Tag Archives: On the Job Training

[On the Job Training]: The First Publishing Experience (Or, Using Graduate School Work for a Higher Purpose)

This month, we’re thrilled to have five archivists talk about how they published in journals for the first time. While the majority were able to use papers from their graduate school coursework, Jarrett rounds out the article with a different path: reviews. If you’re interested in publishing and haven’t read Cheryl Oestreicher’s blog, Publishing in the Archives Profession, it’s a wonderful resource that I highly recommend.

Each archivist’s path to a published article is different. There are two who won awards (one from SAA, one from SNCA), one who published more traditionally, one who published in a trade journal, and of course, one who started publishing by reviews.

The Traditional Route: Hillel Arnold
A Sign of Contradiction: The Record Keeping Practices of the New York City Catholic Worker, American Catholic Studies 121:2 (Summer 2010)

I consider myself very lucky to have published during grad school, for a number of reasons. Primarily, I was fortunate to land in a program that required and valued substantial writing assignments. I was also very lucky to have an excellent advisor and mentor in my program’s director Peter Wosh, who gave me invaluable guidance on shaping my research, as well as suggestions on journals where it might be appropriate.

I went into grad school with the goal of having one publication by the time I finished, so I was looking for opportunities to turn class papers into a publishable article, and my Masters thesis seemed like the perfect opportunity. If you’re interested in publishing (which, it should be noted, is not absolutely necessary in archives) the best advice I can give you is to approach your academic assignments with an eye to repurposing that content in some way. In other words, start thinking about what and where to publish sooner rather than later, and use the expertise of established scholars around you to help navigate the process. Continue reading

[On the Job Training]: Networking for All Personality Types

Guest author: Jennifer Sharp
ILS Database Administrator at Hartford Public Library and Vice Chair, PLASC Roundtable

Recently I was spectating at a half marathon. As the field of racers made its way past my viewing spot, I saw one runner who looked significantly different from the rest. His legs were molded titanium. In awe, I let out a cheer for him. He was a clear example of the difference between not wanting to do something, and not being able to do something. Many people, and certainly not just archivists, see networking as a chore. It is something they don’t want to do, rather than something they are unable to do. Regardless of whether networking is something you want to do, something you enjoy doing, or something you rank up there with certain types of dental work, it is very often one of the keys to success in your career. If a guy with three prosthetic limbs (an arm, as well) can run 13.1 miles, you can certainly learn to network with minimal discomfort.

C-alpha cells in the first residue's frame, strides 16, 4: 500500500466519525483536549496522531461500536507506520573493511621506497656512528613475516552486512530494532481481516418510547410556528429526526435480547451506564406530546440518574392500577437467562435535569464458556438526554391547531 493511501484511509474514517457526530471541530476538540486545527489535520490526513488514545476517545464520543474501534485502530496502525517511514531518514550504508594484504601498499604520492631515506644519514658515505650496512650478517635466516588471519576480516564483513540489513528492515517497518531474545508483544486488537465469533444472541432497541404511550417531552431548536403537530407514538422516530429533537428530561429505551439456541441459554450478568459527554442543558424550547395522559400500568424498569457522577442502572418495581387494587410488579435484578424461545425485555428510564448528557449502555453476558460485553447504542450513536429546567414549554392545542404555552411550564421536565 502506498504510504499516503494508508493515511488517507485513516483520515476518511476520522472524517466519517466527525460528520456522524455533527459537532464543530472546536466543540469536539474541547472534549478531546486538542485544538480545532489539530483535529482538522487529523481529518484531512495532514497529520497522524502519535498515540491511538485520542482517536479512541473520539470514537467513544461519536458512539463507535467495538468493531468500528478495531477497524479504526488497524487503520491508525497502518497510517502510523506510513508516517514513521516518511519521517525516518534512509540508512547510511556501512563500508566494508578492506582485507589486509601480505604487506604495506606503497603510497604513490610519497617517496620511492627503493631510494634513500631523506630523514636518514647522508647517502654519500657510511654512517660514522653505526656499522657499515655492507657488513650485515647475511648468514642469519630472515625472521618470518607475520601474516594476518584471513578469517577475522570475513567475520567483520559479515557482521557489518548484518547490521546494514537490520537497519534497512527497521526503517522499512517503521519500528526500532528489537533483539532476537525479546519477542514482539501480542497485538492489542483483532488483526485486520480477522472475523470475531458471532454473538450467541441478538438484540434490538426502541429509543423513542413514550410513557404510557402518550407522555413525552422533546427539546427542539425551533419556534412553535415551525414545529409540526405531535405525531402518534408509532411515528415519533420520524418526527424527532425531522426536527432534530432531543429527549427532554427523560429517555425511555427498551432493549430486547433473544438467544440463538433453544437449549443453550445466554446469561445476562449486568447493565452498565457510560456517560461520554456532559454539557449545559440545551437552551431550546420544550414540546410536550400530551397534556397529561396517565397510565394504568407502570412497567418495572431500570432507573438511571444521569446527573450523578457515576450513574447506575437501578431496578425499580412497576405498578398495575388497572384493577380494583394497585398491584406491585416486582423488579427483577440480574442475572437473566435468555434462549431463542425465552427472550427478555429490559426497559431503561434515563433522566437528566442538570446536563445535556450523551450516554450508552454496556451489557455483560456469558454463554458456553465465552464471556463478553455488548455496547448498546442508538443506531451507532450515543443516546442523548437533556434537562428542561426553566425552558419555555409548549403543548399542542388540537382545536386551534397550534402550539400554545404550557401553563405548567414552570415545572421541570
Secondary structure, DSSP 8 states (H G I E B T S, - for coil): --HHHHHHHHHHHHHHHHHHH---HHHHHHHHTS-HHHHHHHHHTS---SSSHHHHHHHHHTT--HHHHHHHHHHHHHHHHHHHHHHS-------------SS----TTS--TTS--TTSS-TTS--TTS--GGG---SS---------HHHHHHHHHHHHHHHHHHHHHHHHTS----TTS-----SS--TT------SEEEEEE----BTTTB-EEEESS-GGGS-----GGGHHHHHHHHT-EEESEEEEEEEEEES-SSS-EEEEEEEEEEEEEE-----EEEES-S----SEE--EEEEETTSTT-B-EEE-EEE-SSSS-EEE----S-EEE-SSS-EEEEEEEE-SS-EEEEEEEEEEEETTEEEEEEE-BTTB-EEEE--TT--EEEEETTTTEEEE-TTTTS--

At the beginning of the race, I was watching with a woman who has run numerous long distance courses. She pointed out to me that every runner has a different gait, their own style. The same holds true for networking. Overall (to use a common analogy), your career is a marathon, not a sprint. It will have a start and a finish, but the exact steps we take over the years, and how we take them, will vary. This is good! We are all individuals with different personalities, and while there are certain conventions most of us will follow, what makes the world interesting is that our gaits will vary. Continue reading

Introducing a new blog series: On the Job Training

One of the things I want for this community is a space where archivists beginning their careers and those of us who are still in grad school can find information that will benefit us as we enter the workforce. I have spent a lot of time looking at the blog’s analytics since taking on the position of coordinator, and the posts that seem to be constantly referred to, even years later, focus on employment questions.

I regularly read Hiring Librarians, and one common refrain from employers is that too many new hires and interviewees don’t have “soft skills.” That’s such a buzz word. What does it even mean? When is it ever defined for us in our graduate programs? What other things are necessary for functioning – no, thriving – in a work environment that we’re expected to pick up on our own? I thought the SNAP Roundtable blog should invite some more seasoned archivists (or even those who have only a few years’ experience!) to share how they have developed their skills for the workplace and give some pointers on how we could work on our own.

The awesome Jennifer Sharp has written the inaugural post of the series for us, which will drop tomorrow. If you have a topic that you’d like covered – or if you’d like to cover a topic – please email me, and I will get to work on making it happen!

Holly Croft